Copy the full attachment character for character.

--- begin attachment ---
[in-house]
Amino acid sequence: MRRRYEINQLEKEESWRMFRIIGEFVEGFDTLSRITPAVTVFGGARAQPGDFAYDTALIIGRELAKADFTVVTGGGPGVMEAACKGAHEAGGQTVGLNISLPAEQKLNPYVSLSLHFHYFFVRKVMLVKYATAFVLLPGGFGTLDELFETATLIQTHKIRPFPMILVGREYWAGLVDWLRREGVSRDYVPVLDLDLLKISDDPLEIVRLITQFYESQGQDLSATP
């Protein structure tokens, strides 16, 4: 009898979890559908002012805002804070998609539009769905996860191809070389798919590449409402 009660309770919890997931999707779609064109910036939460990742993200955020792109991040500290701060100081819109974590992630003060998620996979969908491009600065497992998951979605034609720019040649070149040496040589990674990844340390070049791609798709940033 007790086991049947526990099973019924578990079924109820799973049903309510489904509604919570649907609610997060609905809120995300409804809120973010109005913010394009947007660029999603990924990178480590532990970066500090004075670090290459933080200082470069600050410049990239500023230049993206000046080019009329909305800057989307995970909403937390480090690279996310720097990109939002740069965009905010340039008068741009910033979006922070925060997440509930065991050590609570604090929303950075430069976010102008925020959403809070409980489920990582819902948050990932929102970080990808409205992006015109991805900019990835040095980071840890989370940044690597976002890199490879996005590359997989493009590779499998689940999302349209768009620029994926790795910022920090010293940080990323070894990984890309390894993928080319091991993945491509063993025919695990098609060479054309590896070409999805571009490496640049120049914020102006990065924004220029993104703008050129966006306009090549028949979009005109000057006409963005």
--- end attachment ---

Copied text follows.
[in-house]
Amino acid sequence: MRRRYEINQLEKEESWRMFRIIGEFVEGFDTLSRITPAVTVFGGARAQPGDFAYDTALIIGRELAKADFTVVTGGGPGVMEAACKGAHEAGGQTVGLNISLPAEQKLNPYVSLSLHFHYFFVRKVMLVKYATAFVLLPGGFGTLDELFETATLIQTHKIRPFPMILVGREYWAGLVDWLRREGVSRDYVPVLDLDLLKISDDPLEIVRLITQFYESQGQDLSATP
């Protein structure tokens, strides 16, 4: 009898979890559908002012805002804070998609539009769905996860191809070389798919590449409402 009660309770919890997931999707779609064109910036939460990742993200955020792109991040500290701060100081819109974590992630003060998620996979969908491009600065497992998951979605034609720019040649070149040496040589990674990844340390070049791609798709940033 007790086991049947526990099973019924578990079924109820799973049903309510489904509604919570649907609610997060609905809120995300409804809120973010109005913010394009947007660029999603990924990178480590532990970066500090004075670090290459933080200082470069600050410049990239500023230049993206000046080019009329909305800057989307995970909403937390480090690279996310720097990109939002740069965009905010340039008068741009910033979006922070925060997440509930065991050590609570604090929303950075430069976010102008925020959403809070409980489920990582819902948050990932929102970080990808409205992006015109991805900019990835040095980071840890989370940044690597976002890199490879996005590359997989493009590779499998689940999302349209768009620029994926790795910022920090010293940080990323070894990984890309390894993928080319091991993945491509063993025919695990098609060479054309590896070409999805571009490496640049120049914020102006990065924004220029993104703008050129966006306009090549028949979009005109000057006409963005």